Zeroing unused data can potentially pollute the CPU's cache with unwanted cache lines, which is especially a concern for periodic zeroing policies where data is more likely to have disappeared from cache. The non-temporal curve shows that, with non-temporal stores, zeroing performance stays constant at memory bus bandwidth, without degradation as blocks grow larger than the L2 cache size. Moreover, the speed of non-temporal zeroing is high, because cleared but uncached data doesn't have to be brought in from main memory.
When we combine these results with our observations about common application memory behavior, we see that zeroing speeds far outpace the rate at which memory is allocated and freed. Even the worst memory hogs we saw in Table 1 only freed on the order of hundreds of MB of data throughout their entire lifetime, which incurs only a fraction of a second of penalty at the slowest, bus-bandwidth zeroing rate (2 GB/s).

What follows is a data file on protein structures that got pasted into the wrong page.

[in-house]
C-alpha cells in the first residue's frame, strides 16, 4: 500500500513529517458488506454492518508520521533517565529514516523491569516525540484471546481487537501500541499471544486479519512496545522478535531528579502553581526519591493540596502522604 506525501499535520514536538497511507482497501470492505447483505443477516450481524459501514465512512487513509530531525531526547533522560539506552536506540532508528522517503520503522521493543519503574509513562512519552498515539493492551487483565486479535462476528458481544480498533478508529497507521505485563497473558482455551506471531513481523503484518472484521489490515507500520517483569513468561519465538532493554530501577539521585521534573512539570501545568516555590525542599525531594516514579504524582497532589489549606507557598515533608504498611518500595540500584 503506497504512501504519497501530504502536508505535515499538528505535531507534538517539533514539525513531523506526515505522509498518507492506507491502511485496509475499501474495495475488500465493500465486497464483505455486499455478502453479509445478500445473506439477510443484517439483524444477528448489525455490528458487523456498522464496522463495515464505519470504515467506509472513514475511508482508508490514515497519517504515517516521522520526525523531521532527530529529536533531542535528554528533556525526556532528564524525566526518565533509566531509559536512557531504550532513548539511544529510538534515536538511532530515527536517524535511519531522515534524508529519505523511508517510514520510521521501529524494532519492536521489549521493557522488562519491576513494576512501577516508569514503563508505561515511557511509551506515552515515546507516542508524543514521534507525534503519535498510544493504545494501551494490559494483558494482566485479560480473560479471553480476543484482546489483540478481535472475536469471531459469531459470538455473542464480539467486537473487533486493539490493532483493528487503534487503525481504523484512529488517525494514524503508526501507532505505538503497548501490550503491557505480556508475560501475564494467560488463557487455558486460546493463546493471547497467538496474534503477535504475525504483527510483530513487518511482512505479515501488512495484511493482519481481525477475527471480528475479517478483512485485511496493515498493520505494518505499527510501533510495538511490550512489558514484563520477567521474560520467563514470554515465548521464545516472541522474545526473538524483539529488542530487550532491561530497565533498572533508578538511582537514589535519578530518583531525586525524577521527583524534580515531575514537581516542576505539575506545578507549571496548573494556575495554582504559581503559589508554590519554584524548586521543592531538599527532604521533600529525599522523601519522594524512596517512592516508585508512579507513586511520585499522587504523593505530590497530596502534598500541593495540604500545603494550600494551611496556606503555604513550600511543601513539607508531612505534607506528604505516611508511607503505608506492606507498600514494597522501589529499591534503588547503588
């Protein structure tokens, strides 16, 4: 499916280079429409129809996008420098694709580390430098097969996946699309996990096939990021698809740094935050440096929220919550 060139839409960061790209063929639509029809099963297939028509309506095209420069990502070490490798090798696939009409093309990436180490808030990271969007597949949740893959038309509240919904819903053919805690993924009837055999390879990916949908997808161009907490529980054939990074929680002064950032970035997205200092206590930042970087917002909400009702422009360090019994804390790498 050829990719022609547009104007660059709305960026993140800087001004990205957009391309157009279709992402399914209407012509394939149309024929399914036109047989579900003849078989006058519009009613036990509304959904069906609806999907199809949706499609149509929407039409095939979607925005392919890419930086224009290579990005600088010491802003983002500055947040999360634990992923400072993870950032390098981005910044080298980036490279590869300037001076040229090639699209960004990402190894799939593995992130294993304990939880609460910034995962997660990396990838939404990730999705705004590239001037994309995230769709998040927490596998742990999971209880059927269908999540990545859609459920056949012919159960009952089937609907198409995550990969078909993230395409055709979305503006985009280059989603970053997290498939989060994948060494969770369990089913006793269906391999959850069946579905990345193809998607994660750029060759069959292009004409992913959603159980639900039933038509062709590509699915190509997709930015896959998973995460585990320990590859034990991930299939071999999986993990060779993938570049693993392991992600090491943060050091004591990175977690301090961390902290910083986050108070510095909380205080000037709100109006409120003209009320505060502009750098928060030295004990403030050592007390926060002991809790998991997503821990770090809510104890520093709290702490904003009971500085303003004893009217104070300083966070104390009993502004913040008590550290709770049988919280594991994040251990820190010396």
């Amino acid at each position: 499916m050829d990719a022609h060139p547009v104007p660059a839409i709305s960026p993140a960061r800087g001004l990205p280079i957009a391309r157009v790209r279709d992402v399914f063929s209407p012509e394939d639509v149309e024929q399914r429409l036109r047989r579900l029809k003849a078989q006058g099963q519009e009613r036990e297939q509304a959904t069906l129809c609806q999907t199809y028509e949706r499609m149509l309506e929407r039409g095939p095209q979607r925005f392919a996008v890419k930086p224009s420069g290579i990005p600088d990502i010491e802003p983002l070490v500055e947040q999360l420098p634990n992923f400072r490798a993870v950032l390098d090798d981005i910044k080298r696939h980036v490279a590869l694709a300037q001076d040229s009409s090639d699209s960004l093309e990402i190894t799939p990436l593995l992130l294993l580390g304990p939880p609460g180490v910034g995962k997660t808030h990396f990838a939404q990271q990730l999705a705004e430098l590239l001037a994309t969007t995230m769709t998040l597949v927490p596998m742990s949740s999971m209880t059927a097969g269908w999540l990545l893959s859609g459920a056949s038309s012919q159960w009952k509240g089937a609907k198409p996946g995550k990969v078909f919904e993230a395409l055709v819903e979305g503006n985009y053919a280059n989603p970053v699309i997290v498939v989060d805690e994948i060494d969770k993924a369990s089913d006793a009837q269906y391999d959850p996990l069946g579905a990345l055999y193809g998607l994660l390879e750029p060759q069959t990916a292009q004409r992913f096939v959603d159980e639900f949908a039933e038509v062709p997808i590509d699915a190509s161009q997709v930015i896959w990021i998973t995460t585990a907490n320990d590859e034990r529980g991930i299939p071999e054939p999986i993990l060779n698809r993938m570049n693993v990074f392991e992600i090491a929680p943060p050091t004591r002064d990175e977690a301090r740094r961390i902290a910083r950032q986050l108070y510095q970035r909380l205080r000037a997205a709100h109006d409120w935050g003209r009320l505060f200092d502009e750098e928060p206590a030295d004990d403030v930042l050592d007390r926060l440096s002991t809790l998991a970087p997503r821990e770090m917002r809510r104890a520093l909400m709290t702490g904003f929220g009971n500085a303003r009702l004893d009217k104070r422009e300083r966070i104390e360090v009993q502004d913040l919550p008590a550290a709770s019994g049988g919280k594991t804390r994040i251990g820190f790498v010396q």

To evaluate the overheads of secure deallocation, we ran test workloads from the SPEC CPU2000 benchmark suite, a standardized CPU benchmarking suite that contains a variety of user programs. By default, the tests contained in the SPEC benchmarks run for a few minutes (on our hardware); it lacks examples of long-lived GUI processes or server processes, which have especially interesting data lifetime issues.
However, we believe that because the SPEC benchmark contains many programs with interesting memory allocation behavior (including Perl, GCC, and an object-oriented database), that the performance characteristics we observe for SPEC apply to these other programs as well. In addition to this, we ran an experiment with the Firefox 1.0 browser. We measured the total time required to startup a browser, load and render a webpage, and then shut-down.
We implemented a zero-on-free heap clearing policy by creating a modified libc that performs zeroing when heap data is deallocated. Because we replaced the entire libc, modifying its internal memory allocator to do the zeroing, we are able to interpose on deallocations performed within the C library itself, in addition to any done by the application. To test heap clearing, we simply point our dynamic linker to this new C library (e.g. via LD_LIBRARY_PATH), and then run our test program.